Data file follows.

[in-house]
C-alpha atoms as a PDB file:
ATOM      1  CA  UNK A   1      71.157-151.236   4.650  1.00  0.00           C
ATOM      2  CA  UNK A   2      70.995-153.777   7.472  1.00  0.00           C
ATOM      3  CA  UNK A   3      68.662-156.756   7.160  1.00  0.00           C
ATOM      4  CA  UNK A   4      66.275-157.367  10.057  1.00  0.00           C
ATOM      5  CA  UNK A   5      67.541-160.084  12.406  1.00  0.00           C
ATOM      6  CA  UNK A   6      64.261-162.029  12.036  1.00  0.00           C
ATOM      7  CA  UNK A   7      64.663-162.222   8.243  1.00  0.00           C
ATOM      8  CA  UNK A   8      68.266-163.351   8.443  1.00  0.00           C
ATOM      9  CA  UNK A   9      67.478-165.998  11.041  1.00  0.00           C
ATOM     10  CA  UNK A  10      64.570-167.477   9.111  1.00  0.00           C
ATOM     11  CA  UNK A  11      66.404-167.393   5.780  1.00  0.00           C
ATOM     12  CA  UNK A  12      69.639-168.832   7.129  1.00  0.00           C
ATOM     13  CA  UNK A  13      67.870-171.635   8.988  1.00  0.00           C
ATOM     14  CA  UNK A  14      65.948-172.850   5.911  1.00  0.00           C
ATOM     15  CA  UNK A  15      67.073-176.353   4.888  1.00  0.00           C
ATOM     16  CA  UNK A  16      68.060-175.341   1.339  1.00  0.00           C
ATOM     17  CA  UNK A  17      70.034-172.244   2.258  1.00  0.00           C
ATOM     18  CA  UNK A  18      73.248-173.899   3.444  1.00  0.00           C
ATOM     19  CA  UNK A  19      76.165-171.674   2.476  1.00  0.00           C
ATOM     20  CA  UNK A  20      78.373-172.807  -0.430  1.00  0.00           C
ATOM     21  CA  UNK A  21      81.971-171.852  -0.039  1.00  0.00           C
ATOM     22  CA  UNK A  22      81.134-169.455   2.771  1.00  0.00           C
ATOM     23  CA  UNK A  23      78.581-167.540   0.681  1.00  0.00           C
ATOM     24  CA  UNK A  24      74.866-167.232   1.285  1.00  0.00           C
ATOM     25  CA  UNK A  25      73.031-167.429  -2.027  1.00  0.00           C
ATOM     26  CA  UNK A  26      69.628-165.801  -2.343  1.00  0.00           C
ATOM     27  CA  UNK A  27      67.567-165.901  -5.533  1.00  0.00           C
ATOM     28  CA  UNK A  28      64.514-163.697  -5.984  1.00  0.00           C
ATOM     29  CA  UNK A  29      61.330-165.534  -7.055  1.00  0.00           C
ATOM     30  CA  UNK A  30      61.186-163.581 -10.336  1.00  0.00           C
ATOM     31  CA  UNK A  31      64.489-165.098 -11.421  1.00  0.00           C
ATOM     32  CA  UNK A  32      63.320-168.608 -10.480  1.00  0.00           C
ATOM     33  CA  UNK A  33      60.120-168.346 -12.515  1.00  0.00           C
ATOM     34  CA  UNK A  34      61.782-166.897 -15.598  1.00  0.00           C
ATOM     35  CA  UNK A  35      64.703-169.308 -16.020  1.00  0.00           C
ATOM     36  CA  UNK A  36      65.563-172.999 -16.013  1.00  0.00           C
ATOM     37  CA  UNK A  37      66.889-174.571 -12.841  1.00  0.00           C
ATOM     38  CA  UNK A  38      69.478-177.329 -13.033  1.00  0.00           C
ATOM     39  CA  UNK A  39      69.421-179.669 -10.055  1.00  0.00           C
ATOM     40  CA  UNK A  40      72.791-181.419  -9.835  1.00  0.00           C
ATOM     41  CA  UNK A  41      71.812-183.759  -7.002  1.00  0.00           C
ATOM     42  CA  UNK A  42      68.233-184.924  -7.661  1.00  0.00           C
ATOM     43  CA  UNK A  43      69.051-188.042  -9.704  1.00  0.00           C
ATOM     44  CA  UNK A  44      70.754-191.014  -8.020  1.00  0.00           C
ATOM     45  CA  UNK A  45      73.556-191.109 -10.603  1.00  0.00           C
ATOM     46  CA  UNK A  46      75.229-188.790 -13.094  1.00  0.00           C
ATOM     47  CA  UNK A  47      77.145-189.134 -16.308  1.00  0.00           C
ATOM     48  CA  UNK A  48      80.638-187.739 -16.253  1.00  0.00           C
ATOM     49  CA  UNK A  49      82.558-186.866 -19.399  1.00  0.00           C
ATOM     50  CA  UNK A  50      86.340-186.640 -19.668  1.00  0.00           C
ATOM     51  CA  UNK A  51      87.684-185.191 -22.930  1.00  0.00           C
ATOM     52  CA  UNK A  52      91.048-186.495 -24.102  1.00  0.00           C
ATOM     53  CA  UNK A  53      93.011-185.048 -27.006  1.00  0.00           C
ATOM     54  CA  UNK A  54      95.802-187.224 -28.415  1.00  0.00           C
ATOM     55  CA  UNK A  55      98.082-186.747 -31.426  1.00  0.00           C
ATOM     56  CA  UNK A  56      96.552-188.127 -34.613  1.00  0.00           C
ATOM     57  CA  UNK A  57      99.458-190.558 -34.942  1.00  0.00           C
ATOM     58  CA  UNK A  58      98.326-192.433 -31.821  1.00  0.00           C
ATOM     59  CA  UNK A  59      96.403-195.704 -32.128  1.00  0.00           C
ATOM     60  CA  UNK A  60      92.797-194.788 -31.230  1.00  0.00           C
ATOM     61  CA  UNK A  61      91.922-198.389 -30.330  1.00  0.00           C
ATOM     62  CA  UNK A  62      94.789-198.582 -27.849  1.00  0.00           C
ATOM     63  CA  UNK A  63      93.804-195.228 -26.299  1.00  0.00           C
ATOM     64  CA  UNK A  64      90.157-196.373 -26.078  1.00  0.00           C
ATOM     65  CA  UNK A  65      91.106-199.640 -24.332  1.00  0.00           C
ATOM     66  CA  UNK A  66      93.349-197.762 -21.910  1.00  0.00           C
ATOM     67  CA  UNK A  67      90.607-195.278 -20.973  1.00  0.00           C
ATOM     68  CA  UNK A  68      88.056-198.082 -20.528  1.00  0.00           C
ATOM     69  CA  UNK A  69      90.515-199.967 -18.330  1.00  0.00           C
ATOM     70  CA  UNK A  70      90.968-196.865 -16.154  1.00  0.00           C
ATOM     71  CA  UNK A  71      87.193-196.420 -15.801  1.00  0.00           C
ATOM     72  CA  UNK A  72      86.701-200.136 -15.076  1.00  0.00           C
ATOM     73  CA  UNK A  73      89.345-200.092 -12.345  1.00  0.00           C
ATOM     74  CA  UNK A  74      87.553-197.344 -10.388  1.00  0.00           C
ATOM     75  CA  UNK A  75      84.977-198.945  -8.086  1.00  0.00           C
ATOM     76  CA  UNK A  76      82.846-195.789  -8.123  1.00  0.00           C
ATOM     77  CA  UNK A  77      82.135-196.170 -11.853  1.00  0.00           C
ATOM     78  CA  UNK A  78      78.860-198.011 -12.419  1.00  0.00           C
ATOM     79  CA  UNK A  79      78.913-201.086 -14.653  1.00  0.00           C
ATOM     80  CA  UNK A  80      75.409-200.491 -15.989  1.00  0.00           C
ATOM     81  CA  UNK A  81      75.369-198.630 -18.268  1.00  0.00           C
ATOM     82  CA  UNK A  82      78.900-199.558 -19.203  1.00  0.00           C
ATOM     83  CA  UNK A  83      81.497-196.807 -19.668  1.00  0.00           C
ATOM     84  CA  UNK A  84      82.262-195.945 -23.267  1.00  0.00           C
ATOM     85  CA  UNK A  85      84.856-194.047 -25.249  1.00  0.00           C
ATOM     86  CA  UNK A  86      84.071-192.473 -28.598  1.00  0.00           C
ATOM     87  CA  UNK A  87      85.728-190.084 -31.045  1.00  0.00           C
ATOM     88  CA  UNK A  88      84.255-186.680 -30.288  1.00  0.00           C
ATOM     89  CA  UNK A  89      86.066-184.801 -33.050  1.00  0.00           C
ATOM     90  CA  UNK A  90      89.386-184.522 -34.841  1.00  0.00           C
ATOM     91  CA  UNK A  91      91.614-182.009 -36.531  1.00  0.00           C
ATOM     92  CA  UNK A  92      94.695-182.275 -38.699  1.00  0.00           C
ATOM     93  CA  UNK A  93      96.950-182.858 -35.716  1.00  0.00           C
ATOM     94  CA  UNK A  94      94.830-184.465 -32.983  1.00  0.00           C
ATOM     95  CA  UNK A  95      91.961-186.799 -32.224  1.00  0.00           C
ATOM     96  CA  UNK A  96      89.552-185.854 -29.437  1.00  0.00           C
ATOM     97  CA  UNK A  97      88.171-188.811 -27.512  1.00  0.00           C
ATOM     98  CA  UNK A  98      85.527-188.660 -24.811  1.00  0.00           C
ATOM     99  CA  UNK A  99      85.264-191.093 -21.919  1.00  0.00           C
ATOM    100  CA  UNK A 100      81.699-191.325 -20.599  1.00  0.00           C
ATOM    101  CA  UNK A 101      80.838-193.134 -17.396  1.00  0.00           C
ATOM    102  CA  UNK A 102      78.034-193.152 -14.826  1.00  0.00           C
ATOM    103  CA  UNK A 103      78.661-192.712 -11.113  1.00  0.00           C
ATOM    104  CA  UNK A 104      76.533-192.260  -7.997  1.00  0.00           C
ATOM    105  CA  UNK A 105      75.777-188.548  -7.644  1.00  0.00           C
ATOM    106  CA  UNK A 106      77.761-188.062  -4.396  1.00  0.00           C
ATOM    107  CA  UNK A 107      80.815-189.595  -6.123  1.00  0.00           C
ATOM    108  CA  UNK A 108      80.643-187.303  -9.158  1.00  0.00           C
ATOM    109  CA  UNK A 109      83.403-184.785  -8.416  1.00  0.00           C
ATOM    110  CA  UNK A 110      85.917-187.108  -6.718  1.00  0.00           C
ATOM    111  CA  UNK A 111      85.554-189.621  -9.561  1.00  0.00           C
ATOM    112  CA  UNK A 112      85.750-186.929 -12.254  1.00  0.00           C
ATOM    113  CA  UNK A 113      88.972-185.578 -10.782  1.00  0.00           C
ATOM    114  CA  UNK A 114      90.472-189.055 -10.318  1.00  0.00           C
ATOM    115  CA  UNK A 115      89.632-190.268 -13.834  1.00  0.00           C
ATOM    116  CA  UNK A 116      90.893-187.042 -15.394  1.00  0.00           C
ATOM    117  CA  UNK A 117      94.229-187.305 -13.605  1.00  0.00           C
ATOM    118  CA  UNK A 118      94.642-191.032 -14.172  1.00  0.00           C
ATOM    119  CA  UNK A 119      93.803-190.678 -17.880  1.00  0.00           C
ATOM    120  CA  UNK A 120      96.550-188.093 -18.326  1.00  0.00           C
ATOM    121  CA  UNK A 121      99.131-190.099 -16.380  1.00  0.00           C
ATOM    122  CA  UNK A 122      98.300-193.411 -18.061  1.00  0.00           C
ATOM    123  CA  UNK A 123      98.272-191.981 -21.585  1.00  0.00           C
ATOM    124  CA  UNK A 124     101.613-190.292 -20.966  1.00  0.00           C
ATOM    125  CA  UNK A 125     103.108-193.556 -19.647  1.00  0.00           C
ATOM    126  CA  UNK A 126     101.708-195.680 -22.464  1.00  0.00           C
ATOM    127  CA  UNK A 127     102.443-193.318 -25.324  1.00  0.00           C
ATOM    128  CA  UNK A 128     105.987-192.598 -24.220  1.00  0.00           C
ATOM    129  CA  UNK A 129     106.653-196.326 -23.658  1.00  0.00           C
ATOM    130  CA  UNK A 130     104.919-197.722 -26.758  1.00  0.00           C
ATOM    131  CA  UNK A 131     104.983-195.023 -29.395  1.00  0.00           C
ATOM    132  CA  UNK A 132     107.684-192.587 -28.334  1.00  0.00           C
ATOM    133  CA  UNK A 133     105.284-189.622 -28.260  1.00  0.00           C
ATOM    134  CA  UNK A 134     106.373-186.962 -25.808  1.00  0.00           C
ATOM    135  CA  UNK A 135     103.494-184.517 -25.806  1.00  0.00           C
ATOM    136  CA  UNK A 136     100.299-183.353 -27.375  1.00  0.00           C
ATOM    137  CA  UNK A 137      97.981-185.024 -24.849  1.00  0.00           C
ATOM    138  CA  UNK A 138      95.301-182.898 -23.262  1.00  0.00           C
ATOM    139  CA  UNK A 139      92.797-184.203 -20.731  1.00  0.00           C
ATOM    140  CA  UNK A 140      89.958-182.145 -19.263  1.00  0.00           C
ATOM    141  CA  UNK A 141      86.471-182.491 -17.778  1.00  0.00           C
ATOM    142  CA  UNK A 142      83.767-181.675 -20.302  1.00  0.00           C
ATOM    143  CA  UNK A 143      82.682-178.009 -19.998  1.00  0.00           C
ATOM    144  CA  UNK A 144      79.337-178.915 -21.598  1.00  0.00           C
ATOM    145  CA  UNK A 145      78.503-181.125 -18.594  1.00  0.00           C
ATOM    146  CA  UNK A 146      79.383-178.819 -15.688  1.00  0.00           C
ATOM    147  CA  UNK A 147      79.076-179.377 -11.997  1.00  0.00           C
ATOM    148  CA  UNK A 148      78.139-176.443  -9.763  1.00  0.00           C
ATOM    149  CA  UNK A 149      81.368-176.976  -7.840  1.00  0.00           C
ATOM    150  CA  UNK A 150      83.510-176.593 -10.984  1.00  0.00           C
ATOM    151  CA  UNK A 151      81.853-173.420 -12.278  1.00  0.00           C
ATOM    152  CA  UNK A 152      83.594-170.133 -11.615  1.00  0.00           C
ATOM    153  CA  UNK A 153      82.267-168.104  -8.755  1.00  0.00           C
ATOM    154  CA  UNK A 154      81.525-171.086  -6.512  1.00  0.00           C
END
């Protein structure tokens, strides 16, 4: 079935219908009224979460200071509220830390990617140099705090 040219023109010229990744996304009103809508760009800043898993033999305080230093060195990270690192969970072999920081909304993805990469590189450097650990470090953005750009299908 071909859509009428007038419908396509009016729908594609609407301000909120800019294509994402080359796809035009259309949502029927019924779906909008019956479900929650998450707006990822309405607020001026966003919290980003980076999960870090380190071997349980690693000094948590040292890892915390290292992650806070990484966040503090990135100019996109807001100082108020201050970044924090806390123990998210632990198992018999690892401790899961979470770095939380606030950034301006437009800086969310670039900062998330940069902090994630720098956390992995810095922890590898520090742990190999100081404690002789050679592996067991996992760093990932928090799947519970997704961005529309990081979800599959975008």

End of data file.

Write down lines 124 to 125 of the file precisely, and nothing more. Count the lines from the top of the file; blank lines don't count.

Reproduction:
ATOM    122  CA  UNK A 122      98.300-193.411 -18.061  1.00  0.00           C
ATOM    123  CA  UNK A 123      98.272-191.981 -21.585  1.00  0.00           C